Two bills filed with the Kentucky General Assembly, House Bill 109, sponsored by Rep. Joni Jenkins, and Senate Bill 60, sponsored by Sen. Whitney Westerfield, would provide greater – and much needed – protections for child victims of repeated abuse and deserve speedy passage.
Currently, courts in Kentucky require definitive information, such as a specific date, for a jury to determine guilt in at least one specific incidence of child abuse. The challenge is that while young children generally can remember acts or events, they often have trouble remembering the exact date and place the offense occurred.
“It is difficult for victims, especially children, to differentiate the assaults by time or place because they occur with such horrific frequency and in the same setting,” said newly elected Kentucky Atty. Gen. Andy Beshear last week, testifying before a legislative committee about the need to close legal loophole in abuse cases.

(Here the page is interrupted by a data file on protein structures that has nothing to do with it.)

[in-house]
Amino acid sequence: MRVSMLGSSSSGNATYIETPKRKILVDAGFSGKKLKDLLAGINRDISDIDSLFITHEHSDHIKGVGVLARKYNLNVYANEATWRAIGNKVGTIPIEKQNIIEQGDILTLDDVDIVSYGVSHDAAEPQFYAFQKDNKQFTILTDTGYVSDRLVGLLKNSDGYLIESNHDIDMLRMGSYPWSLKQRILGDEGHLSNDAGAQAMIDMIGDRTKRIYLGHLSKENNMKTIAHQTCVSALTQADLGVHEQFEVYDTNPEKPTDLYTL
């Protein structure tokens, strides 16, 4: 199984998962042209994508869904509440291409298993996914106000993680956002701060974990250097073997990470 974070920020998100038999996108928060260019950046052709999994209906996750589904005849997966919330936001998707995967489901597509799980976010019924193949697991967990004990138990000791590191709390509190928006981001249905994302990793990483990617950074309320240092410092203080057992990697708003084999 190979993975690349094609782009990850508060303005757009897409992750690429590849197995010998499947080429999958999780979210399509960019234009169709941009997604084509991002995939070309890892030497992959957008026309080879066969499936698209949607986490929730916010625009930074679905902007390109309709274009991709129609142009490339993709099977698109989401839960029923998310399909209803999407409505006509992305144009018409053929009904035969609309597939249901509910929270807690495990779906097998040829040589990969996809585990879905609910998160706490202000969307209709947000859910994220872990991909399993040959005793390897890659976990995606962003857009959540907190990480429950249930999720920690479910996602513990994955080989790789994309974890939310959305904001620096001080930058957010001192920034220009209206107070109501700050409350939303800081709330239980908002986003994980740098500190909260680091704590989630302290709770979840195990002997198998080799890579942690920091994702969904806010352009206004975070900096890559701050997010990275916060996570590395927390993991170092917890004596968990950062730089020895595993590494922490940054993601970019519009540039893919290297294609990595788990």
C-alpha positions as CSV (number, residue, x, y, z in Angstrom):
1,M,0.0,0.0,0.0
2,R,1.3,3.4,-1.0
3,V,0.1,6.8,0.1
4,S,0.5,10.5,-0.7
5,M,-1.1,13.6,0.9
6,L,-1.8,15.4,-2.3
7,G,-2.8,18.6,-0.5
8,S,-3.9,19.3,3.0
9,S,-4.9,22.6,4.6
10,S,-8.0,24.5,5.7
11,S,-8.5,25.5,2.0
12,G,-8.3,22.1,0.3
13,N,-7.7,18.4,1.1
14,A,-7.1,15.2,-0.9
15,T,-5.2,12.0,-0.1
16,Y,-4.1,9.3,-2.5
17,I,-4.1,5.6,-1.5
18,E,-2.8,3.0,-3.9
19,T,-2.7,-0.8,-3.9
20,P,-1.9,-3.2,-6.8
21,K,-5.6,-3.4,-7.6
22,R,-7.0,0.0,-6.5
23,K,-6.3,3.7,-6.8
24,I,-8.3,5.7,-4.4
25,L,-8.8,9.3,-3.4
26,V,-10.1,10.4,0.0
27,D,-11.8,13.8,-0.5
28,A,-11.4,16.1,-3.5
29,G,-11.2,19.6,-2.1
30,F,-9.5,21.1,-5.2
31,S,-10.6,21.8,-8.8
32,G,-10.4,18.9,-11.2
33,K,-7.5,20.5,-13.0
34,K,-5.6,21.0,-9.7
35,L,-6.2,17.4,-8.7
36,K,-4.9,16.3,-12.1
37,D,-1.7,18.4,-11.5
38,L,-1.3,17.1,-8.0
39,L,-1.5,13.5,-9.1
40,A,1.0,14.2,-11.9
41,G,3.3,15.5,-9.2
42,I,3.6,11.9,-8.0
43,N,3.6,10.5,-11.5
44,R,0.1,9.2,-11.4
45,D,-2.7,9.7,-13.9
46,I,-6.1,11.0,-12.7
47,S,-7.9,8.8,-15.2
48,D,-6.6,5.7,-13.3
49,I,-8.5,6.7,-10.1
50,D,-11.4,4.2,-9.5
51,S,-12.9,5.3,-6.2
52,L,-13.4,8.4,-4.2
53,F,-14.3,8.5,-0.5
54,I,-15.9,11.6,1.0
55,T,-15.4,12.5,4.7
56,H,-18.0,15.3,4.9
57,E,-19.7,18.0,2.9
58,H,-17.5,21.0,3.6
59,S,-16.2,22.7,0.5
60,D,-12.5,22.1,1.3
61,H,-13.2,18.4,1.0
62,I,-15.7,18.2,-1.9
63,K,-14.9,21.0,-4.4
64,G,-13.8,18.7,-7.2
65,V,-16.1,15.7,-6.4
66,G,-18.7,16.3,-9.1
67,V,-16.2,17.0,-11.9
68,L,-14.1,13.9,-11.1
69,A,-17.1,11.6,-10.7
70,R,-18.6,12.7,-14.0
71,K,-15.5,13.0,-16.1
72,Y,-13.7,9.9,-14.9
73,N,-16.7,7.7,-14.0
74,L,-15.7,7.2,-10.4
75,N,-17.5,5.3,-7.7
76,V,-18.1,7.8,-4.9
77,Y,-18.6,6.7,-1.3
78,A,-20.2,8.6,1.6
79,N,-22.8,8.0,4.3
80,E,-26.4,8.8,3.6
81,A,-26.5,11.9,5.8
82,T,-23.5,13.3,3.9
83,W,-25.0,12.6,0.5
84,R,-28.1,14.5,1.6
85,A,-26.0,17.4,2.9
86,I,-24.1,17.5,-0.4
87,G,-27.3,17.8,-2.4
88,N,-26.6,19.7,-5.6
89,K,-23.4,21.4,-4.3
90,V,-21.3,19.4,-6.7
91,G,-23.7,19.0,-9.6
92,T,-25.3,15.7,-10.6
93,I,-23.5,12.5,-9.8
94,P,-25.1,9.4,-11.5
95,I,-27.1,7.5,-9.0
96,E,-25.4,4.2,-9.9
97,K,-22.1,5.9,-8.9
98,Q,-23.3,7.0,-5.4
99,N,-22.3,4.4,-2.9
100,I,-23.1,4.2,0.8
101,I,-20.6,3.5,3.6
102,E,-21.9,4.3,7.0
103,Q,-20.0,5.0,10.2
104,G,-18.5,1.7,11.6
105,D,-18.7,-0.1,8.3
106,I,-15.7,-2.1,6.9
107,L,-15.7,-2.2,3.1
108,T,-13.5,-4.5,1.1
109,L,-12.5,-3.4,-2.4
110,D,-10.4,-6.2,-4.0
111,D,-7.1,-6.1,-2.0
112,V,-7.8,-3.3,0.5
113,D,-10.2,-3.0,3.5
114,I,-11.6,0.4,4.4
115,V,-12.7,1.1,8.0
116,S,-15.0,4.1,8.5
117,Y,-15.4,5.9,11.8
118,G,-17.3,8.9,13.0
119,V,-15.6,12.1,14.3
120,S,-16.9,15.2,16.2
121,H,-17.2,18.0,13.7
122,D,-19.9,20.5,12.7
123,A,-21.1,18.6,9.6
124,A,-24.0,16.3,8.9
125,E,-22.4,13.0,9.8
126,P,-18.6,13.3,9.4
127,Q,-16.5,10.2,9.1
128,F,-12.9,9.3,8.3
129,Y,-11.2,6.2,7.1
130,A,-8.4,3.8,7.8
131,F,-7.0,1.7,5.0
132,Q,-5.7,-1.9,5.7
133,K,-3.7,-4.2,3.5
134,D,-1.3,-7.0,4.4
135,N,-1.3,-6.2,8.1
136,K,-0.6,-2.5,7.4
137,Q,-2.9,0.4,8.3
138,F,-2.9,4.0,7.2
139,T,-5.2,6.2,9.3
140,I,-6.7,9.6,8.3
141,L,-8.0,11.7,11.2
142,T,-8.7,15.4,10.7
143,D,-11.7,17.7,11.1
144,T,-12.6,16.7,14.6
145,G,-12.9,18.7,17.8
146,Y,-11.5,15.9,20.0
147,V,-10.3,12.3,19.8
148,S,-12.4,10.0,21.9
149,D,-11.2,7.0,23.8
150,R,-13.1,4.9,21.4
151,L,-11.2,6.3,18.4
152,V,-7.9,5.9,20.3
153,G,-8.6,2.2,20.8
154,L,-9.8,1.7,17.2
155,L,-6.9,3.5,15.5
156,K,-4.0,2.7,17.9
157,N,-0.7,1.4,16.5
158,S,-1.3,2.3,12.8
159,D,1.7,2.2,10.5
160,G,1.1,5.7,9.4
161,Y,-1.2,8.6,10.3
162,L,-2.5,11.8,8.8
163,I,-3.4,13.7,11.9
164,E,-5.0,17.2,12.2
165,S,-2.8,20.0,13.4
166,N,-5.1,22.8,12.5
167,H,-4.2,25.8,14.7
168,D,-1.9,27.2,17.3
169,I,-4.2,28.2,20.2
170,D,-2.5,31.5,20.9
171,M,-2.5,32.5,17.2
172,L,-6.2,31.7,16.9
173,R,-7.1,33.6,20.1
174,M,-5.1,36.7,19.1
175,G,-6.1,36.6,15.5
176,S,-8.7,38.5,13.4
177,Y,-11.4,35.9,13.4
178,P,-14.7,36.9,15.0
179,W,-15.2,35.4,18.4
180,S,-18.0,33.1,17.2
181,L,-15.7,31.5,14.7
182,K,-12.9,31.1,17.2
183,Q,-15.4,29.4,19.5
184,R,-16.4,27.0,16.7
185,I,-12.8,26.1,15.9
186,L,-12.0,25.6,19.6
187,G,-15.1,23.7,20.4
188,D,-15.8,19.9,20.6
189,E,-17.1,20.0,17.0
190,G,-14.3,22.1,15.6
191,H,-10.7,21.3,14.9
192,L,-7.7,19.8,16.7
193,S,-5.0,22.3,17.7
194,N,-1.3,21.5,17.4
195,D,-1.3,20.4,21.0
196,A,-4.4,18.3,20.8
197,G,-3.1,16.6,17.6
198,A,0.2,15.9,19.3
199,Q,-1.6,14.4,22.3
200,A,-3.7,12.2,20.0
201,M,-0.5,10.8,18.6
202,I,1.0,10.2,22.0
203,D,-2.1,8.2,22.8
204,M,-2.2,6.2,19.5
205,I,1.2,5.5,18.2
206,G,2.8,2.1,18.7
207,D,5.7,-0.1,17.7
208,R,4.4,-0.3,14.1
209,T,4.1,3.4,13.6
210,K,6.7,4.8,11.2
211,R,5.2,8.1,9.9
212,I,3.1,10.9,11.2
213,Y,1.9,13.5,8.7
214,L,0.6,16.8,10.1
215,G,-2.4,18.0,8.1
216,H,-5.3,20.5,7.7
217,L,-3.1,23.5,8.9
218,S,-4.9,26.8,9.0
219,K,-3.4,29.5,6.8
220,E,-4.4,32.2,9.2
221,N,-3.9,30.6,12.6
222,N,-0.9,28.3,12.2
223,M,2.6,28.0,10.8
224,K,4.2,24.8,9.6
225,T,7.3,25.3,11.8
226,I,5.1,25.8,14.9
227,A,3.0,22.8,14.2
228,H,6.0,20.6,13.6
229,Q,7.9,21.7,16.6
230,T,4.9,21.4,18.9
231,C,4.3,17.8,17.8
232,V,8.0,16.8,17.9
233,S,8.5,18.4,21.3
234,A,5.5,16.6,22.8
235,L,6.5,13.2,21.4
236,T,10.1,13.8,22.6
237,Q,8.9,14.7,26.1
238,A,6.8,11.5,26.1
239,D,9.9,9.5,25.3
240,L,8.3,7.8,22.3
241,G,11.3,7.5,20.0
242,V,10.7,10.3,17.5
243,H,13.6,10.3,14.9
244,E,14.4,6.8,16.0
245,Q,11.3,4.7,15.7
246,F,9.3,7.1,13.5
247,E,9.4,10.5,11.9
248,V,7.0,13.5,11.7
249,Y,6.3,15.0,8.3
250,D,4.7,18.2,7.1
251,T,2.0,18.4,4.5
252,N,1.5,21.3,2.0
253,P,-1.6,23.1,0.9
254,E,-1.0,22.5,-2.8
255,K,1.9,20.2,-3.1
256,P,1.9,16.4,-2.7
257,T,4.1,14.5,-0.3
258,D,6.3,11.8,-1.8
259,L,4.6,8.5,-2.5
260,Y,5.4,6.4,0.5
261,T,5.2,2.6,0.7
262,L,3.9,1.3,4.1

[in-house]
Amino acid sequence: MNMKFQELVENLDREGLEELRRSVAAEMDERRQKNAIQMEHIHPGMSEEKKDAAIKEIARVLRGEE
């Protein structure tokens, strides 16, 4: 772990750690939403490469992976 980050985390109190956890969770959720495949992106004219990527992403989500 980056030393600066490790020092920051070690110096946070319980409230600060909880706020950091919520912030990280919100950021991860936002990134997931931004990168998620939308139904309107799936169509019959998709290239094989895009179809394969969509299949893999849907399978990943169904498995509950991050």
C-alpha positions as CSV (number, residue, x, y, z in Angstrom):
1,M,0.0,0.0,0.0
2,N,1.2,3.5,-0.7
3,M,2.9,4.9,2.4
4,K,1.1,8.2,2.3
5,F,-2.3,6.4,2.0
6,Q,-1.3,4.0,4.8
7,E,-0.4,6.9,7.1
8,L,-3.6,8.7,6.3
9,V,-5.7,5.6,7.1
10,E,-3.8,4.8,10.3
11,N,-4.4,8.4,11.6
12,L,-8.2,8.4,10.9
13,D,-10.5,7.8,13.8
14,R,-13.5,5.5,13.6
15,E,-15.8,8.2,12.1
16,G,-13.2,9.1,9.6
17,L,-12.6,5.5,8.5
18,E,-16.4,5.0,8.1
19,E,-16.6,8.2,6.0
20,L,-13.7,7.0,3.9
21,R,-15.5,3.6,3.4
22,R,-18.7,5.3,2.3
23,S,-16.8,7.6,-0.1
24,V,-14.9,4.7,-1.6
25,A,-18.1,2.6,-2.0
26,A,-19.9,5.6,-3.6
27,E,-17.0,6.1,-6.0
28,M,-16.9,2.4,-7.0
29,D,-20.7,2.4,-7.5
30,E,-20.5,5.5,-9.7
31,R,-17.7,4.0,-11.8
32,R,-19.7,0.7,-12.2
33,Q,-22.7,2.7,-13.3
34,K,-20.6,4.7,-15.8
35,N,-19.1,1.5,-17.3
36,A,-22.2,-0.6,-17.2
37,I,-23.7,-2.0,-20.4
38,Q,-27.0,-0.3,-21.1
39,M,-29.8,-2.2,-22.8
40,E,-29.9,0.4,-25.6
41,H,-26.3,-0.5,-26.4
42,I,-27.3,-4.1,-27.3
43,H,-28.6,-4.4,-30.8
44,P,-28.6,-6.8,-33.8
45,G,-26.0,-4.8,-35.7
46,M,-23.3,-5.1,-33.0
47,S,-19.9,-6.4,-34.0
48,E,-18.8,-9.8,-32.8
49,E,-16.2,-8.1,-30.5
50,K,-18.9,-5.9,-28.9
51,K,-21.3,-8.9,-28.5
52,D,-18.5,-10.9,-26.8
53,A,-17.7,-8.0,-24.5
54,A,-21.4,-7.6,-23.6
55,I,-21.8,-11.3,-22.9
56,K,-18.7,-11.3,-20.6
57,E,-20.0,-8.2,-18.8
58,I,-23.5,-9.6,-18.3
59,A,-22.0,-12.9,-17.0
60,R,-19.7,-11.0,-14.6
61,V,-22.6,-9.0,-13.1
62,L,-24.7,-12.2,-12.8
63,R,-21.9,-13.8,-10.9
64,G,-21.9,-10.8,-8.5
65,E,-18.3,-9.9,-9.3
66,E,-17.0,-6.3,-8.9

The legislation would create “a continuous course of conduct” law allowing children (and vulnerable adults) to testify to a pattern of abuse without being penalized for not remembering the exact date and place it occurred.
On Friday, the House approved HB 109 on a 91-0 vote and goes to the Senate for consideration. The Senate version, SB 60 awaits action in the Senate Judiciary Committee.
We join Beshear and others, including Kentucky Youth Advocates, to encourage legislators swiftly to approve these important and necessary protections, and to enact them into applicable law as soon as possible.